An incoming Tourist Tax
Apparently it's all go now. http://www.radionz.co.nz/news/political/359649/tourist-tax-up-to-35-to-be-charged Most international visitors (Australia and most Pacific Island Forum countries exempt) will be required to pay between $25 and $35, with the rate still to be set. It'll be collected through a new Electronic Travel Authority. This essentially means that those visitors will probably need to visit a website prior to leaving home, and pay the amount, or something like that.
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Ok, so Labour are doing both, charging tourists double on great walks and putting a tourist tax. $35 is not much, many countries have higher departure taxes. They ought to forget the double charge on Great Walks and lump this tax at $50. Also don't understand why Australia and the Pacific Islands are totally exempt, are they not using the same overstretched facilities?
I'm unsure how Pacific Forum countries work. I think Australians typically come here in a different type of visa, and one which doesn't require them to leave within a certain time (and some don't because they live here). If it's being done based on visas with the intent of charging tourists to enter but not those who live here, it's probably just easier to exempt Australians.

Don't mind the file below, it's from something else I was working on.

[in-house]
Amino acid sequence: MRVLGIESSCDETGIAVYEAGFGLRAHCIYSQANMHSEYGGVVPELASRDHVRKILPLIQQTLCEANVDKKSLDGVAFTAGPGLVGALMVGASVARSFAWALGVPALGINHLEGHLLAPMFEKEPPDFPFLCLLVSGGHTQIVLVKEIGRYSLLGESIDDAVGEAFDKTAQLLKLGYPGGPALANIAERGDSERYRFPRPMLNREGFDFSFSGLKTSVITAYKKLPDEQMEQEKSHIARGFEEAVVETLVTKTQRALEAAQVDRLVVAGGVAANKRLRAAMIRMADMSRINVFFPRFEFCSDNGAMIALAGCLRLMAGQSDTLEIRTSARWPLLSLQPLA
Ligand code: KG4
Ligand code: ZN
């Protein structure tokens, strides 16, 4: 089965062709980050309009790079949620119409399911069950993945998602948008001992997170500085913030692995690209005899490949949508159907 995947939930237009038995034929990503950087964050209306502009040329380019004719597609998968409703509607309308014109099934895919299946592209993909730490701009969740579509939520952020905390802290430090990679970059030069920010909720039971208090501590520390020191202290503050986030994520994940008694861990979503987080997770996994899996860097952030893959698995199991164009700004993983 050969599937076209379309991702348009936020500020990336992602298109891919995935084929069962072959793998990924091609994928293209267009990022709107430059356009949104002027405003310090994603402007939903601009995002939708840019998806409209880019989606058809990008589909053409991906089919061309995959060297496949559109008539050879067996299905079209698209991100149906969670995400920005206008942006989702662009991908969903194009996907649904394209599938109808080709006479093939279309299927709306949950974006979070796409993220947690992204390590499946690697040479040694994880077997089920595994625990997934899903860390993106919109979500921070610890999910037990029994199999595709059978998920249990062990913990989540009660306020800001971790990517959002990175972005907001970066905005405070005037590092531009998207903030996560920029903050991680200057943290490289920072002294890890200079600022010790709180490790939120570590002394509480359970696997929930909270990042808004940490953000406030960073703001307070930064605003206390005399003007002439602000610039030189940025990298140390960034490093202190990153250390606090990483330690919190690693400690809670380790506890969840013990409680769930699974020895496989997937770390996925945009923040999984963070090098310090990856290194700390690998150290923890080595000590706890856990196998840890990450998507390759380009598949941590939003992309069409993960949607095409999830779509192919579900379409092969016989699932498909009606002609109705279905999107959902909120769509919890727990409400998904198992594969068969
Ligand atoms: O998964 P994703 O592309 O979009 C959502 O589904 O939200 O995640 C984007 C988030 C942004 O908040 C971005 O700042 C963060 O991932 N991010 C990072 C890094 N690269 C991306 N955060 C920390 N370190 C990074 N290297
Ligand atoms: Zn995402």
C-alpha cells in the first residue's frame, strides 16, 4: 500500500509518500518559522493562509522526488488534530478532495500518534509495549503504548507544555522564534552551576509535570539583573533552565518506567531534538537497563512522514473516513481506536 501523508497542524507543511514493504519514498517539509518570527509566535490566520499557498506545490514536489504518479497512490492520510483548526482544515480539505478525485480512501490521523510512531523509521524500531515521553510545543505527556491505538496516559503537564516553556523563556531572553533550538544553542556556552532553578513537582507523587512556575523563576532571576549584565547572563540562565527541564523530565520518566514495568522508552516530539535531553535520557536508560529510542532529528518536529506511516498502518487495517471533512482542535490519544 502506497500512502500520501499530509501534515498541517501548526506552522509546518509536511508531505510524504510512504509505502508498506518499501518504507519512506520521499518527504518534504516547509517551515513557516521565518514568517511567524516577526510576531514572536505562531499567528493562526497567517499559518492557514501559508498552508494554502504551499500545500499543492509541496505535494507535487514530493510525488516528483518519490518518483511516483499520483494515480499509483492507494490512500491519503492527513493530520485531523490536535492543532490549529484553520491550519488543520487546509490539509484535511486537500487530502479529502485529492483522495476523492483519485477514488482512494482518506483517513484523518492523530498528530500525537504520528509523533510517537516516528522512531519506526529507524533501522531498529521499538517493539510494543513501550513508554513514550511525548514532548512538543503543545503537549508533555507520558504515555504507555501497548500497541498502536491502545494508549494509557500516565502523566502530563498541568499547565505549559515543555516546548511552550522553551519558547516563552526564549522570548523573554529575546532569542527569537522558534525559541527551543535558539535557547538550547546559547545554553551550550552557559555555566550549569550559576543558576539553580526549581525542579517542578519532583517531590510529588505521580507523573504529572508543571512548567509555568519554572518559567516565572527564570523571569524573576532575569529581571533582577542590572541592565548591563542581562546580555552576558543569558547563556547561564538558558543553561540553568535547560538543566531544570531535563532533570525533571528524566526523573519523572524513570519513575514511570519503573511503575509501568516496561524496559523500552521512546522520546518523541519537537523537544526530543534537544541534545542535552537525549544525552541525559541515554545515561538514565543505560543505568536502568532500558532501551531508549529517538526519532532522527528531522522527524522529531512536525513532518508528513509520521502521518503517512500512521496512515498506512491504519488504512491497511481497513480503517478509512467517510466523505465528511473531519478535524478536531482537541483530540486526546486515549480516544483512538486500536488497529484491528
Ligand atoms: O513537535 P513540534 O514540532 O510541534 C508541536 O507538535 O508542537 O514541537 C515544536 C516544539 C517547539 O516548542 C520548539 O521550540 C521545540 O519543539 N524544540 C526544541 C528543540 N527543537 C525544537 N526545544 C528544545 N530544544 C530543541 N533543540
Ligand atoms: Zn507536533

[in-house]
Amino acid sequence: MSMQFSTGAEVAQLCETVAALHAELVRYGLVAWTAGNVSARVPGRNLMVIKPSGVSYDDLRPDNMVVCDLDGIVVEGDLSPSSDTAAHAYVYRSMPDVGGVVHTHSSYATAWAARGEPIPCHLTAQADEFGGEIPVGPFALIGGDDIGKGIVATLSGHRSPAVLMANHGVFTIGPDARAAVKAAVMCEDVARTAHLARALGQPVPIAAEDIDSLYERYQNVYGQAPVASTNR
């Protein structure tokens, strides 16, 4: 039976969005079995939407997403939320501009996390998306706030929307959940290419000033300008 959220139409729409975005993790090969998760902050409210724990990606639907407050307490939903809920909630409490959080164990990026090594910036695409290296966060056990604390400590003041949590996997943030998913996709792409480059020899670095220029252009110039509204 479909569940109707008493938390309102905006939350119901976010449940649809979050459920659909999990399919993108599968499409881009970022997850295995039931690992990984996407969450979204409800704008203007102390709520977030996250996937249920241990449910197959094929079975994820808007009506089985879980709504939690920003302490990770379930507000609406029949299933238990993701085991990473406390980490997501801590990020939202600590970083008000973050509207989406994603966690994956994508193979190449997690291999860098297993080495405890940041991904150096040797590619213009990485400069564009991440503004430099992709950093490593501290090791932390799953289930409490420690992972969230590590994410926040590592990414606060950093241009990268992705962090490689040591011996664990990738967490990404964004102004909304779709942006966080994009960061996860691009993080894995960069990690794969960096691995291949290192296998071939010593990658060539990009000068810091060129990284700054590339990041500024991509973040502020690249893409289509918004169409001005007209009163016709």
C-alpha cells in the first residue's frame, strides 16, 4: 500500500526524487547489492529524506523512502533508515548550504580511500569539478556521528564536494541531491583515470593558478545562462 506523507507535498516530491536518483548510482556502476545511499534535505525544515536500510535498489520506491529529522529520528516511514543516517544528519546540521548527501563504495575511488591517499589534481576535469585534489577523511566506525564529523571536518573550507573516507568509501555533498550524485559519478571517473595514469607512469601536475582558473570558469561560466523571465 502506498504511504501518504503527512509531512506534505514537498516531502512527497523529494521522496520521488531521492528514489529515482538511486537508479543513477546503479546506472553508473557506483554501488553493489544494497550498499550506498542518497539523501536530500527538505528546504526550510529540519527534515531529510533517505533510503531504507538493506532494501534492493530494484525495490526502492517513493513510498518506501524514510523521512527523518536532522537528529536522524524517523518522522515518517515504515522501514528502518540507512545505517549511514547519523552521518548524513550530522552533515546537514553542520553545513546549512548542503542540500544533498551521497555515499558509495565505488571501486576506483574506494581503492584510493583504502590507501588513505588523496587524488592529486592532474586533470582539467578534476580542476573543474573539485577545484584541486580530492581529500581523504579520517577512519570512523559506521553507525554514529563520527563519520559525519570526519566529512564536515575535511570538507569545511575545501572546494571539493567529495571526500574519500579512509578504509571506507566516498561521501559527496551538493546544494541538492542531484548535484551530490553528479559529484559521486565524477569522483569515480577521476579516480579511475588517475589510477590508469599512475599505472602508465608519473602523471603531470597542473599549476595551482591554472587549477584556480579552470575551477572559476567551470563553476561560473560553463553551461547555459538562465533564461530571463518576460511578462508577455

Only country that should be exempt is New Zealand. However I am sure the government will be pleased to have implemented the tax as it will look good on their resume. Even if they do water it down so much that practically no one ends up paying. Not to mention the amount being charged is next to worthless anyway. It will be the NZ taxpayers that end up footing the costs in the end.
I've no argument with that. This is a strategic political move but I can't understand how it's going to solve the problems everyone seems to expect it to solve. It's not lack of a few tens of millions of dollars which has prevented money getting to all the places we think it should be going to. That's been caused by a lack of clear planning and some poor priorities, albeit depending on individual views, when deciding the most important things to spend money on. At best this might calm a few people down through being a clearly visible method of extracting money from a group which voters often look at at want to see paying something.
International tourists have always more than paid their way. Tourism is very profitable for the country. In 2017 international tourists paid 1.5 billion in GST, while a further 1.8 billion was paid by domestic tourist. The tourism infrastructure fund contributed only 25 million per year for infrastructure developments. The money has always been there, it is simply being spent in other areas. The purpose of the tourist tax is to appease envious voters, not make up some funding shortfall.